For many people, retirement feels like a far-off, distant dream. You know it’ll happen eventually, but you still feel like you have a lot of time left. So, it’s easy to become complacent about saving for retirement.
By the time you reach your 50’s, retirement stops feeling like a dream and more like a looming reality. This is when many people begin thinking seriously about their retirement savings and evaluating where they’re at. And if they’ve been neglecting their savings up until this point, the pressure starts to set in.
Fortunately, if you find yourself at this point, there’s still time to catch up. It’s going to take a lot more work than it would’ve if you’d started at age 25 but it can be done. Here are four strategies to recover your retirement at a later stage of life:
1. Set a Savings Target
It’s fun to fantasize about retiring on the beach but at some point, but if you are starting to save later in life, you may need to be more realistic about what’s achievable. Think about your necessities in retirement and come up with a price tag for your vision.
There are many online tools that can help you figure out a budget so you can estimate how much you’ll need to save.
The amount of money you’ll need in retirement depends on a variety of factors. You’ll need to consider the kind of lifestyle you want to live, any debts that need to be paid off, potential medical bills, and how much support you will have from family and friends.
And as you’re setting your retirement goals, be careful not to set the bar too low. Few people end up downsizing their lifestyle in retirement so it’s a good idea to budget slightly higher than what you think you’ll need and aim to come out ahead.
2. Attack Your Debt
Retirement is much harder to manage when you have lingering debt. Having helped scores of friends over the years with overcoming debt, I always recommend the snowball debt recovery program. Start with your smallest debt first and throw money at it until it’s paid off. Then move on to the next smallest debt. The feeling of accomplishment you’ll get from killing off that first debt will often give you steam and help you attack the rest of your debt more aggressively.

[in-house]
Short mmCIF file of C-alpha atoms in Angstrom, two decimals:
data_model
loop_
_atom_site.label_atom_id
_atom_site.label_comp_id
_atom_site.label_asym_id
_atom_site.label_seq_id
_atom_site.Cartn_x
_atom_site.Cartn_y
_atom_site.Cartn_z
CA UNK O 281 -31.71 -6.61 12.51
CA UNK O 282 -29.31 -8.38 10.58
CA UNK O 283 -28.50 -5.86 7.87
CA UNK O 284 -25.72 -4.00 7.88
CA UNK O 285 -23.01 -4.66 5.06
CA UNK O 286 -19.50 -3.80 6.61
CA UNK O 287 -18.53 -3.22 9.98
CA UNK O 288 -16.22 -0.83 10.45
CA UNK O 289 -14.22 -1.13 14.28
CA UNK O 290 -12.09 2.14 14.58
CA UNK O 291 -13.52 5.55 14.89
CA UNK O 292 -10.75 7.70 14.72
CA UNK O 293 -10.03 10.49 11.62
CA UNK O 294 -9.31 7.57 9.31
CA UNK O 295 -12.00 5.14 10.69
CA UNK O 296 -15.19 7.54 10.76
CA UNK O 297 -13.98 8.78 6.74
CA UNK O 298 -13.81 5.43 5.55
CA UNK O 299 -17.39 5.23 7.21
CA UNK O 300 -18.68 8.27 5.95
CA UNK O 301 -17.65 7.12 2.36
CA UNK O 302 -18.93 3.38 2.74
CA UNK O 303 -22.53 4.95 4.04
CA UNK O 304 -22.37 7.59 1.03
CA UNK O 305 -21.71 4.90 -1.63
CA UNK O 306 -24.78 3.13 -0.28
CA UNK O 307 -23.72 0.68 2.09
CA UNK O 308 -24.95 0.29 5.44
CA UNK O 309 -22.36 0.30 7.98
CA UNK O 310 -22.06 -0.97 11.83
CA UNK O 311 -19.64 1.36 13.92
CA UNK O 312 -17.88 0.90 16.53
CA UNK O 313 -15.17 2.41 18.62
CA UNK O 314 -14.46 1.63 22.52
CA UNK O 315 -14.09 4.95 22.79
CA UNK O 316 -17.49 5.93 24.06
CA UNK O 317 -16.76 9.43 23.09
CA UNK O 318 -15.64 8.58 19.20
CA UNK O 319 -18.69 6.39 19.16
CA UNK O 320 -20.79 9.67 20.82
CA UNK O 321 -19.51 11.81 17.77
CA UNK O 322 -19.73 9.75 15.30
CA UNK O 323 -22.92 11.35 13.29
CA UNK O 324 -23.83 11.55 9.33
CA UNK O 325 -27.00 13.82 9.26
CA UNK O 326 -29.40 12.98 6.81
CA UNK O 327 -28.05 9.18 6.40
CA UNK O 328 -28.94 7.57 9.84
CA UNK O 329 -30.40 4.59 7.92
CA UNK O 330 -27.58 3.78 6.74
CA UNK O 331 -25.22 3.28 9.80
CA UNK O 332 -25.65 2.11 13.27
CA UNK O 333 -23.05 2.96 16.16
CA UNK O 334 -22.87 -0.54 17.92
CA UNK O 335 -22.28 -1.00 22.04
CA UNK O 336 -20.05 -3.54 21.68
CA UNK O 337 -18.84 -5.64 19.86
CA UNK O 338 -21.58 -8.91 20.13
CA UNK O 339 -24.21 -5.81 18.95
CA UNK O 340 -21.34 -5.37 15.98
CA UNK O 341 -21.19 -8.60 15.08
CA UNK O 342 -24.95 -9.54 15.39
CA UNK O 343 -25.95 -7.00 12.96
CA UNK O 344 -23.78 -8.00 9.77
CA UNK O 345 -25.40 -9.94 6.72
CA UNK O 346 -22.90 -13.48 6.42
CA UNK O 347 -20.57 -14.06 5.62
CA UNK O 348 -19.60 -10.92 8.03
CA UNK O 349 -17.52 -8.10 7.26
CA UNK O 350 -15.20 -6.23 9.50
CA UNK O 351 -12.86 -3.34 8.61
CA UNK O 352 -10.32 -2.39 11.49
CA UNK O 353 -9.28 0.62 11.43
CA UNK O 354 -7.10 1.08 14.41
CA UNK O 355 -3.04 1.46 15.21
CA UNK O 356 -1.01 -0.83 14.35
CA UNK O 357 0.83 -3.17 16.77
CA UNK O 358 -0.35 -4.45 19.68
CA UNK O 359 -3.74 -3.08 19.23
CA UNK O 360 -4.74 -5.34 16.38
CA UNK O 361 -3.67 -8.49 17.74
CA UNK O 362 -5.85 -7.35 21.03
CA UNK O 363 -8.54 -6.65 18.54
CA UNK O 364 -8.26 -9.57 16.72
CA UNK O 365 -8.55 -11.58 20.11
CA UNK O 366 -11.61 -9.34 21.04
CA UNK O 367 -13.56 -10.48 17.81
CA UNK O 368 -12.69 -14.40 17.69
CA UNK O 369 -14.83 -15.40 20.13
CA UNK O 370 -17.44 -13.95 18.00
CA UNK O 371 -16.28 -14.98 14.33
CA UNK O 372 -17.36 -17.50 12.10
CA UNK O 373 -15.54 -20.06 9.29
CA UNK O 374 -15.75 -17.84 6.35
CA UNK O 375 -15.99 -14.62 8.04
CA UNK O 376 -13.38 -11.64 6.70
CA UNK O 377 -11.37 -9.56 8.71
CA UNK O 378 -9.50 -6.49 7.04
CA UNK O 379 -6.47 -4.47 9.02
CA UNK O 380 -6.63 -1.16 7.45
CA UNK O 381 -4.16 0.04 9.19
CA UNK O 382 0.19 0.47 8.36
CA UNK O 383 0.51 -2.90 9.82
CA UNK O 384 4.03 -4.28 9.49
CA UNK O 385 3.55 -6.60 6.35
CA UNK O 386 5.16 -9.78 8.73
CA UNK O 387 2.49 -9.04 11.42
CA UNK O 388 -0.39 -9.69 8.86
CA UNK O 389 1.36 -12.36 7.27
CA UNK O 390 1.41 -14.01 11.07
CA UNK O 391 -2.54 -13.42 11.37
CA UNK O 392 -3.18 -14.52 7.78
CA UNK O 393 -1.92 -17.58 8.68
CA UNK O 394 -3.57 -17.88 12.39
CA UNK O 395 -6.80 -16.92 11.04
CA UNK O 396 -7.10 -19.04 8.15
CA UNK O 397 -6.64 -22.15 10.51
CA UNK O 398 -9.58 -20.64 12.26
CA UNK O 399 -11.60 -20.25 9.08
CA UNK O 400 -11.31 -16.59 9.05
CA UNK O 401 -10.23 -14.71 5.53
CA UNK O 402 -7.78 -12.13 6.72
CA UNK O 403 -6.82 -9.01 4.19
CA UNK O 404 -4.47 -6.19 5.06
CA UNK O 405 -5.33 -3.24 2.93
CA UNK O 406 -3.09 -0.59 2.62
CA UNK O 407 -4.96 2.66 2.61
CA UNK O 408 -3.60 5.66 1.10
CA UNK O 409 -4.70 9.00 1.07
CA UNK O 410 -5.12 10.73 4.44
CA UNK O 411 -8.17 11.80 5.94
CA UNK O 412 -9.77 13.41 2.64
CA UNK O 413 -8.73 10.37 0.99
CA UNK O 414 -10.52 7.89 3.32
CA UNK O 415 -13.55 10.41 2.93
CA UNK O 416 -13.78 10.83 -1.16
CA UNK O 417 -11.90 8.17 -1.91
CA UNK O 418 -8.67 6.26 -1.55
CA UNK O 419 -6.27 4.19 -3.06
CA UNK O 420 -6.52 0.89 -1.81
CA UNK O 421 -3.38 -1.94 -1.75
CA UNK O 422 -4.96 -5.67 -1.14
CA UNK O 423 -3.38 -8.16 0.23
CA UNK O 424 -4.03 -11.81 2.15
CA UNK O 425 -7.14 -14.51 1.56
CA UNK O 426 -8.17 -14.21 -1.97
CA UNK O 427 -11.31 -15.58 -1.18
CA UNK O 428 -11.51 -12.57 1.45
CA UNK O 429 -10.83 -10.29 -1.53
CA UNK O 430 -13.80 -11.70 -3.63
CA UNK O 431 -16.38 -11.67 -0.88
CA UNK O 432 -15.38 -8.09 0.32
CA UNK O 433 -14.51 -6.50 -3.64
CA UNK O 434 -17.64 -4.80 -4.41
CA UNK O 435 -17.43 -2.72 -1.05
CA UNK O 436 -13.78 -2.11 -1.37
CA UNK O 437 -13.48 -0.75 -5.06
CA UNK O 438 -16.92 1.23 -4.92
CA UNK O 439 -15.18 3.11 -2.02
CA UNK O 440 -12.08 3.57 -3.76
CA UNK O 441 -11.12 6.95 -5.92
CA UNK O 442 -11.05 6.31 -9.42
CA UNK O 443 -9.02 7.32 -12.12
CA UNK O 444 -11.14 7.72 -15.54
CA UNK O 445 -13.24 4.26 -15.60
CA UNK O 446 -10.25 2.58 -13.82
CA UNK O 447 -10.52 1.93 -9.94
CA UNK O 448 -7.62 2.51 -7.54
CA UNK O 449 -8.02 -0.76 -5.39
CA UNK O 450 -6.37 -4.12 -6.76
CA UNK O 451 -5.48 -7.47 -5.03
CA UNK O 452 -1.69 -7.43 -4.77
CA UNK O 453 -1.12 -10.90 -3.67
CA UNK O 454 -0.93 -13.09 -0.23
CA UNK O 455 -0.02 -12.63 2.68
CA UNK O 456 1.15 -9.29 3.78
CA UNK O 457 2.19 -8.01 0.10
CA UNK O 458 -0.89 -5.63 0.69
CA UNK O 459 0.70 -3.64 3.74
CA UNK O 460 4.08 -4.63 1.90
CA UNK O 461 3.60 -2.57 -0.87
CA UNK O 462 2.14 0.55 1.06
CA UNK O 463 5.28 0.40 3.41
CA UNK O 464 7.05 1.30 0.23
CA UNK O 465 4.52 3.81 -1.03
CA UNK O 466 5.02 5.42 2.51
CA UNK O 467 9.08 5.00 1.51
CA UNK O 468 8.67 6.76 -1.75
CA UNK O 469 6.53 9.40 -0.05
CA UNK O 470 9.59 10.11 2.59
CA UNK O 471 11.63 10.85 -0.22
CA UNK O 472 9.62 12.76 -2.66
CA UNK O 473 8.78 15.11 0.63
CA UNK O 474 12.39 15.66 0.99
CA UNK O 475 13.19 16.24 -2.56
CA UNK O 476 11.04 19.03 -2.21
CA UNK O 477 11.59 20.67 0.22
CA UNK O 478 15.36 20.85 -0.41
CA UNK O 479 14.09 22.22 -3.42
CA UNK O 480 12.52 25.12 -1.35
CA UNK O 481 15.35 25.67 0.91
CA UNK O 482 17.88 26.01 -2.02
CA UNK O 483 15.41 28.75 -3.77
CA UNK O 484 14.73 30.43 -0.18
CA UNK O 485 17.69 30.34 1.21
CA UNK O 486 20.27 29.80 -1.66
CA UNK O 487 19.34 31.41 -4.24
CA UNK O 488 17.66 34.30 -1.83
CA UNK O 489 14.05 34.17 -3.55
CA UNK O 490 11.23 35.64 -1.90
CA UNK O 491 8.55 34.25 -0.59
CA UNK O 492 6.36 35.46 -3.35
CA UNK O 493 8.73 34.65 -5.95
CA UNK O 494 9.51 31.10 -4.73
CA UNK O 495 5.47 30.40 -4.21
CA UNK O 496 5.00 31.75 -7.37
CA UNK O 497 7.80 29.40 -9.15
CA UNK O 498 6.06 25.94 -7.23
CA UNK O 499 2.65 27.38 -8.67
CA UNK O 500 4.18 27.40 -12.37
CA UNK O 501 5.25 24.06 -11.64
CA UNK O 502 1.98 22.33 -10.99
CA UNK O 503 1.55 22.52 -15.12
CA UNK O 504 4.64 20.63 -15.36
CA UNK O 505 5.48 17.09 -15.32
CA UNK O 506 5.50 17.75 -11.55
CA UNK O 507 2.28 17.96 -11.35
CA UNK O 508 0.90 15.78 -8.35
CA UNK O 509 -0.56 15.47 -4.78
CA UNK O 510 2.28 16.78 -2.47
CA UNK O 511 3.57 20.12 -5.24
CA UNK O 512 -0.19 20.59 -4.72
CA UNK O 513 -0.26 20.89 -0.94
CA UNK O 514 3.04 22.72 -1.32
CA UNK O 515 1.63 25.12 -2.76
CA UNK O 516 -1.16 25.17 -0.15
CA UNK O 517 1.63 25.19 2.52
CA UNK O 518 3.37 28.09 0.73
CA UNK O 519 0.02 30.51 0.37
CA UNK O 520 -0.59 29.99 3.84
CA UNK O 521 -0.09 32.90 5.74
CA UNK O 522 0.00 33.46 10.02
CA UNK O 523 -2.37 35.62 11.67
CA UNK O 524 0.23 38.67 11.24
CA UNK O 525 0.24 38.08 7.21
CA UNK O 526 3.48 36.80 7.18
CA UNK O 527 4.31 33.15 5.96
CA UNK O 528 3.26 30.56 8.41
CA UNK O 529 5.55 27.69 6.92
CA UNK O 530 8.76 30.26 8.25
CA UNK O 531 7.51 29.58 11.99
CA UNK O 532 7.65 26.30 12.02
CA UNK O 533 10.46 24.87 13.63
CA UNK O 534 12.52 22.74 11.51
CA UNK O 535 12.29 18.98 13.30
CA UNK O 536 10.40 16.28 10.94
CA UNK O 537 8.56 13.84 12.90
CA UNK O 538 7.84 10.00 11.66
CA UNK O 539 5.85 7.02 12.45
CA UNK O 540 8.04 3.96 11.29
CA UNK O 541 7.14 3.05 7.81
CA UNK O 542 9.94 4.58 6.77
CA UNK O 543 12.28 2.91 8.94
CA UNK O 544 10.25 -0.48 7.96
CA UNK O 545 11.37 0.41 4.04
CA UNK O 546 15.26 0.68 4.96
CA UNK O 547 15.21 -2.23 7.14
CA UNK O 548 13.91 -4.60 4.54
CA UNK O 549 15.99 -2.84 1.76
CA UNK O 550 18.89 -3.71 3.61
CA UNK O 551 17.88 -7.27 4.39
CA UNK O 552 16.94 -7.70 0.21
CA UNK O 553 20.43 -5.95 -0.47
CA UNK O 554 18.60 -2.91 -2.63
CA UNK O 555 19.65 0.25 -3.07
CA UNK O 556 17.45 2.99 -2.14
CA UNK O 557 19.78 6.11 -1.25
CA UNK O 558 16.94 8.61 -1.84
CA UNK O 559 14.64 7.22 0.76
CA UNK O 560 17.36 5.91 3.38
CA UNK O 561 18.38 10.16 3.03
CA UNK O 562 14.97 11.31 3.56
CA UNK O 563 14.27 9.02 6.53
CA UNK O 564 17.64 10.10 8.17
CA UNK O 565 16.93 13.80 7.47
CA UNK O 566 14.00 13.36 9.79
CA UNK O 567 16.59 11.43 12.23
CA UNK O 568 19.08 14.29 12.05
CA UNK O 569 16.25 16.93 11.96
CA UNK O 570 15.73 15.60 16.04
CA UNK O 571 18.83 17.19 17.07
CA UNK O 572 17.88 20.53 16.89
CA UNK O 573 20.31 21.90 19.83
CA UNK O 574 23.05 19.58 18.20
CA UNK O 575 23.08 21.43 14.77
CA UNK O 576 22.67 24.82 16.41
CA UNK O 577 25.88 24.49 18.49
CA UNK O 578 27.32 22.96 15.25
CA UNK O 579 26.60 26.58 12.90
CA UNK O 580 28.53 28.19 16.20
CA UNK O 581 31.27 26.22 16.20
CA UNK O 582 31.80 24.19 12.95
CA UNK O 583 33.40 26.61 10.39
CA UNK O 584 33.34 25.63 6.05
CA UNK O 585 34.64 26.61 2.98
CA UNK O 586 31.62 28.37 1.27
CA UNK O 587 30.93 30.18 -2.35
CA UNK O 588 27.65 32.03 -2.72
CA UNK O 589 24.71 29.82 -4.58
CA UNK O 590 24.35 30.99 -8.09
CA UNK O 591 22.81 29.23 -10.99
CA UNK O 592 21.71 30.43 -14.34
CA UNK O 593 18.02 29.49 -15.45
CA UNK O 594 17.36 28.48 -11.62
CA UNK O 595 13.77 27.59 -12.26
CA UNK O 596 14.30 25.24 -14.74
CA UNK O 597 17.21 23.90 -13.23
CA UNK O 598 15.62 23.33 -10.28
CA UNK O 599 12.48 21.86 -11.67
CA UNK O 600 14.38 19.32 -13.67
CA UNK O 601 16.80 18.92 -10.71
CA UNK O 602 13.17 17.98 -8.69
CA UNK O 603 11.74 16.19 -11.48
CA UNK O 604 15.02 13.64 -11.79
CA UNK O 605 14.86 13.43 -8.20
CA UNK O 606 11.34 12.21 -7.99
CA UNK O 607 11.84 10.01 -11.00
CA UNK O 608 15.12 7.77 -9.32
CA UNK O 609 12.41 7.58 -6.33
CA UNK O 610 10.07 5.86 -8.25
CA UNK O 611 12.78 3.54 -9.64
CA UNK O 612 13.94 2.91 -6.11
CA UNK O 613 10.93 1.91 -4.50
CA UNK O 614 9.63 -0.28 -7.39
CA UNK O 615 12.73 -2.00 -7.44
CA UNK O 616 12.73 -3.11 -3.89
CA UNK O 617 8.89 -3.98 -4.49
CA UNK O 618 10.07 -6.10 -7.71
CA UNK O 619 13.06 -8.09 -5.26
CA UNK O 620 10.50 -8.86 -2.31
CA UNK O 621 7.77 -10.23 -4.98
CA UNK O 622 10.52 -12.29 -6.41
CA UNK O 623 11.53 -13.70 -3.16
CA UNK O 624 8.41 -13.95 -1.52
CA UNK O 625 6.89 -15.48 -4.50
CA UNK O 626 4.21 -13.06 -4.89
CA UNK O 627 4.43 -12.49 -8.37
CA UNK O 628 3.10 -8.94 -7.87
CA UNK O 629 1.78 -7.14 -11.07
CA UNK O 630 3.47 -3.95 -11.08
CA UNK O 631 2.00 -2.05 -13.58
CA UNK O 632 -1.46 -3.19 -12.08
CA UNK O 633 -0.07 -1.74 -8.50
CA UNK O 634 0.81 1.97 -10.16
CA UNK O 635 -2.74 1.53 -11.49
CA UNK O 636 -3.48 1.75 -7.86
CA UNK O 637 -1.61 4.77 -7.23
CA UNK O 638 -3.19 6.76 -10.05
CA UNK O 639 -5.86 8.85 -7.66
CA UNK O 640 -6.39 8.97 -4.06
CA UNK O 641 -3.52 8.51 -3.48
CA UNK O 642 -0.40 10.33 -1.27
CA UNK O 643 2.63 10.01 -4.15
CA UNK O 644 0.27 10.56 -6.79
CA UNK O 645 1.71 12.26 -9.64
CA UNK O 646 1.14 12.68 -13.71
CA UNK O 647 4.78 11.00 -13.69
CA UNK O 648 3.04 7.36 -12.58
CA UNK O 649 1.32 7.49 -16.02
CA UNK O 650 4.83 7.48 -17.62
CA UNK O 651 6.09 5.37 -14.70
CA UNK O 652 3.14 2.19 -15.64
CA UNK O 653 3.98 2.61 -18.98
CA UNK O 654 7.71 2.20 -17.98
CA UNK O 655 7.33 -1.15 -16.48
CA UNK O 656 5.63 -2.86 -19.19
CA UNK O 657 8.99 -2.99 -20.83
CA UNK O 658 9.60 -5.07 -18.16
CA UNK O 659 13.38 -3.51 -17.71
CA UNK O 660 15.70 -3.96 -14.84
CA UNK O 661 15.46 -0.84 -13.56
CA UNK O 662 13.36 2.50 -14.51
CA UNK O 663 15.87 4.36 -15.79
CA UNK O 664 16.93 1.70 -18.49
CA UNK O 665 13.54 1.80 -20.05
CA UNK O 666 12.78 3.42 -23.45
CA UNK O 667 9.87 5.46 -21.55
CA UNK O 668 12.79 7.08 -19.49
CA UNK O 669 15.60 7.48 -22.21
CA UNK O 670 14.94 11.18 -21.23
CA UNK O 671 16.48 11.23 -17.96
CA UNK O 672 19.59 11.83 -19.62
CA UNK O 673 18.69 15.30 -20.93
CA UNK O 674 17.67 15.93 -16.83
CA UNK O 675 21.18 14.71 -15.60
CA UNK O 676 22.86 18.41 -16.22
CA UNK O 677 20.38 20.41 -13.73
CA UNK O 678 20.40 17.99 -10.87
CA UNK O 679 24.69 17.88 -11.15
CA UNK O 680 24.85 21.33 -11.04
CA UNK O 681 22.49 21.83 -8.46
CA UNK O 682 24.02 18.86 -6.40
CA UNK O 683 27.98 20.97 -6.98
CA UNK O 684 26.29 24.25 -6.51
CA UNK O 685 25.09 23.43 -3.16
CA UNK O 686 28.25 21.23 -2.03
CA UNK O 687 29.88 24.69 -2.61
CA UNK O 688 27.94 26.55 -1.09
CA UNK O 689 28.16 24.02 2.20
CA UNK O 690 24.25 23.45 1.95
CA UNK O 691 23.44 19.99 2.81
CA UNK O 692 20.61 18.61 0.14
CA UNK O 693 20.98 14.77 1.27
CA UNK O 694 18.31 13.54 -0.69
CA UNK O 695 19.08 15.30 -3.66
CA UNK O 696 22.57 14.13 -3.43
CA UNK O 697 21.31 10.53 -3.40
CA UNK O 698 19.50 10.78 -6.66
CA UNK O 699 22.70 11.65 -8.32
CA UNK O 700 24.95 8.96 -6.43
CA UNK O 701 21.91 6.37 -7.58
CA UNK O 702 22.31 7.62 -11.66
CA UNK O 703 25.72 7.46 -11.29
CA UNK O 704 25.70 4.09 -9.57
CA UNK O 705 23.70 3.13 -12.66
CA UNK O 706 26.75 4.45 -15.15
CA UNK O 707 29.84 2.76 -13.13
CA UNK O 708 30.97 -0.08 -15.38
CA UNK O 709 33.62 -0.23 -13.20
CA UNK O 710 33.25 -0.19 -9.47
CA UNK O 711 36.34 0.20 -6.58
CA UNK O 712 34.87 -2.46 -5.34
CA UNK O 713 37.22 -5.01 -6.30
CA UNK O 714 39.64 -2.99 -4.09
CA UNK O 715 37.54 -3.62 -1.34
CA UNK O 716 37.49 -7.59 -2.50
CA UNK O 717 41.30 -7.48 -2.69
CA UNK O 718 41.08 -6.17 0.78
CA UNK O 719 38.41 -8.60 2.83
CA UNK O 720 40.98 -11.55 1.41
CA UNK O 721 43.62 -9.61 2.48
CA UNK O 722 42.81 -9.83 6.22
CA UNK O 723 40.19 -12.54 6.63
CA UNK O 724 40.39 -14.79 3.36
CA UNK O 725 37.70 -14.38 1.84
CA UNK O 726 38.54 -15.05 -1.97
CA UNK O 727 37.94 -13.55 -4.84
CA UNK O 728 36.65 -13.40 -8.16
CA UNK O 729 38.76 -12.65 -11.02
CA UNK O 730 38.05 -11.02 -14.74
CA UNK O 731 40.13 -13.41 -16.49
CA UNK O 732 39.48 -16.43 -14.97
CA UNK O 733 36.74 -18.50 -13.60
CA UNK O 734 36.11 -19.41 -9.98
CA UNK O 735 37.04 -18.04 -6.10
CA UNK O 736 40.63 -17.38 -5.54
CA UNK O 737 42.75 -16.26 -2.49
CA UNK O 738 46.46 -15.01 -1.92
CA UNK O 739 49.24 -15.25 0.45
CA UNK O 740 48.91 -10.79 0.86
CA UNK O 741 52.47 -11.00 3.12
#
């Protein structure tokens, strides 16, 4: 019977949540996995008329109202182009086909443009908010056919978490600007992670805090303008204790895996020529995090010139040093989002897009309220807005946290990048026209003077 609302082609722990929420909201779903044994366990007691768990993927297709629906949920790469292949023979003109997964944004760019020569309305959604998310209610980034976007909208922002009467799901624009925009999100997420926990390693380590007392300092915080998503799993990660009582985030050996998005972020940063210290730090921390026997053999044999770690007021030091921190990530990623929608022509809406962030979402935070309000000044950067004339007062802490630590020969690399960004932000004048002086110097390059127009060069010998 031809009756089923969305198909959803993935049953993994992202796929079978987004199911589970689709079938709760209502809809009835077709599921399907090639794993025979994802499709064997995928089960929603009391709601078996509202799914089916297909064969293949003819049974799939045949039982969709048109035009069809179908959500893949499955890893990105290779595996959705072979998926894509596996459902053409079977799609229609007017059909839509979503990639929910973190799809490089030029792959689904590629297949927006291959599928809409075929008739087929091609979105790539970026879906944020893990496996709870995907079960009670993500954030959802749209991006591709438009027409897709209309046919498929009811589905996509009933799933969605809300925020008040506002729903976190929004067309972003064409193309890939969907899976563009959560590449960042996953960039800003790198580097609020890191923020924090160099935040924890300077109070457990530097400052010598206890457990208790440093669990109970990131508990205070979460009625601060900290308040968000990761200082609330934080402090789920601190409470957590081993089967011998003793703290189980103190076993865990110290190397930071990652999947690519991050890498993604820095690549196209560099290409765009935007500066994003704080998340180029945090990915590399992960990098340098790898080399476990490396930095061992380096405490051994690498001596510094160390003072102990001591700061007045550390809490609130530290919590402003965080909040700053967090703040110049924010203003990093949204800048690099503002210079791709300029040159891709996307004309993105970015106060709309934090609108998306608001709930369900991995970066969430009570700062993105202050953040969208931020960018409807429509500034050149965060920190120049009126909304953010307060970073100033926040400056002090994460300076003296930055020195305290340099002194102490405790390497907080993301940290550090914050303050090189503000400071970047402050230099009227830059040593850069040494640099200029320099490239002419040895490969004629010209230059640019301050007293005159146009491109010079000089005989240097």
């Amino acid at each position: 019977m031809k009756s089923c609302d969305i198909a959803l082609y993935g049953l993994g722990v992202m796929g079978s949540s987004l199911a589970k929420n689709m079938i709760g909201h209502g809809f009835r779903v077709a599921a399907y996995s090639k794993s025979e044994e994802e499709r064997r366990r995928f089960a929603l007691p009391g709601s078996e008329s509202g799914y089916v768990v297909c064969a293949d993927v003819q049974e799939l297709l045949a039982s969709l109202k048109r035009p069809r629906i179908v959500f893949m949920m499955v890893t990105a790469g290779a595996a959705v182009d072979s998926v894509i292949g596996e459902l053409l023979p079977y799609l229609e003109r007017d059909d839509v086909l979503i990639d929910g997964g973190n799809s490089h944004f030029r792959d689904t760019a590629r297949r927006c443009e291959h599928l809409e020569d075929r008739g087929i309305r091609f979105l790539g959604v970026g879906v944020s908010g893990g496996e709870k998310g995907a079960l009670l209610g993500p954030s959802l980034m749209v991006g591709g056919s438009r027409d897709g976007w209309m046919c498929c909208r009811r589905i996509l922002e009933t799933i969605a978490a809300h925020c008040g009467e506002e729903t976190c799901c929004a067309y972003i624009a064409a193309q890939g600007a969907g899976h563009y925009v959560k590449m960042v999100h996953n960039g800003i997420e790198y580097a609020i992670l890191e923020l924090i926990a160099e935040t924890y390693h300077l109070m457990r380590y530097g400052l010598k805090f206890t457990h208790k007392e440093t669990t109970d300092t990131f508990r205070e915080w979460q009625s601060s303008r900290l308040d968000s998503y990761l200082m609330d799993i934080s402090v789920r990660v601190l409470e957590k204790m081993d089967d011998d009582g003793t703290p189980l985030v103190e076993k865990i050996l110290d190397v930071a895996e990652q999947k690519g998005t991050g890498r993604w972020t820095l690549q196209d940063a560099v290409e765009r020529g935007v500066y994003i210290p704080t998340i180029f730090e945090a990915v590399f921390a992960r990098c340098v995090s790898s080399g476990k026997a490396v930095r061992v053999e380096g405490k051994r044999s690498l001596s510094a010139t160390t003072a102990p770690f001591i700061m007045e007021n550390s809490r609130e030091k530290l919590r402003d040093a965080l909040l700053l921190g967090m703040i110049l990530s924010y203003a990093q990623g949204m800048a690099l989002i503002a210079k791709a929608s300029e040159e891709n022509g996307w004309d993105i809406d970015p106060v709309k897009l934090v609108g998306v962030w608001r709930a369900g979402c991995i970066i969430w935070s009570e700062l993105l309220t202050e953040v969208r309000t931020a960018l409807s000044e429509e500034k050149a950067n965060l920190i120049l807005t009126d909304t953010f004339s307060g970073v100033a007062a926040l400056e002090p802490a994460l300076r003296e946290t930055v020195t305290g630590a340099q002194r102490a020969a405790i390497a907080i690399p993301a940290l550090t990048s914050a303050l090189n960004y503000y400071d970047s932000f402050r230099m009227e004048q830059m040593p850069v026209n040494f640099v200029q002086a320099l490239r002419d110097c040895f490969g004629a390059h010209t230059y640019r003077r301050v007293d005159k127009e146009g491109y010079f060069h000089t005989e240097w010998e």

The largest debt most people will ever take on is their mortgage. So, one of the best ways for many people to cut down on their retirement expenses is to pay off your mortgage before you get there.
However, paying off your mortgage is becoming less and less common. The Consumer Financial Protection Bureau (CFPB) found that 30% of homeowners age 65 or older still carried mortgage debt.
Obviously, you could make extra mortgage payments each month and pay it off slowly over time, after you’ve satisfied other smaller debts first.
Sometimes another option is to sell your home and downsize.
This option may take a little getting used to, but if you’re willing, it could be a great way to add to your retirement savings. It will cut down on your retirement expenses dramatically and leave some room for more fun things to be a part of your golden years.
3. Take Advantage of Catch-Up Contributions
One of the best things about saving for retirement in your 50’s is you can take advantage of catch-up contributions. Adults who are 50 or older can put additional contributions into their IRA and 401(k).
You can add an additional $6,000 per year to your 401(k) and an additional $1,000 a year to your IRA. If you’re able to swing the extra contributions, this can make a huge difference to your retirement savings over 15 years. A similar catch-up contribution exists for health savings accounts. Building up your health savings account, if you have one, is a great way to entire retirement with a medical nest egg at the ready.
4. Consult an Expert
Saving for retirement is still possible for you but you have a lot less wiggle room at this point. You’re going to need to get serious about your savings goals and planning with just your spouse may not provide the accountability you need to stay on track.
This is where it can be beneficial to consult an expert. Find a neutral third-party who will tell you what you need to hear and will help you stay on track with your goals.
If numbers aren’t your strong suit, then hiring a financial planner could be one of the best things you ever do for yourself. The Employee Benefits Research Institute found individuals who worked with a financial planner feel more confident in their retirement plans than those who don’t.
Are you currently in the midst of saving for retirement? What strategies have you used to increase your retirement savings? Let me know in the comments!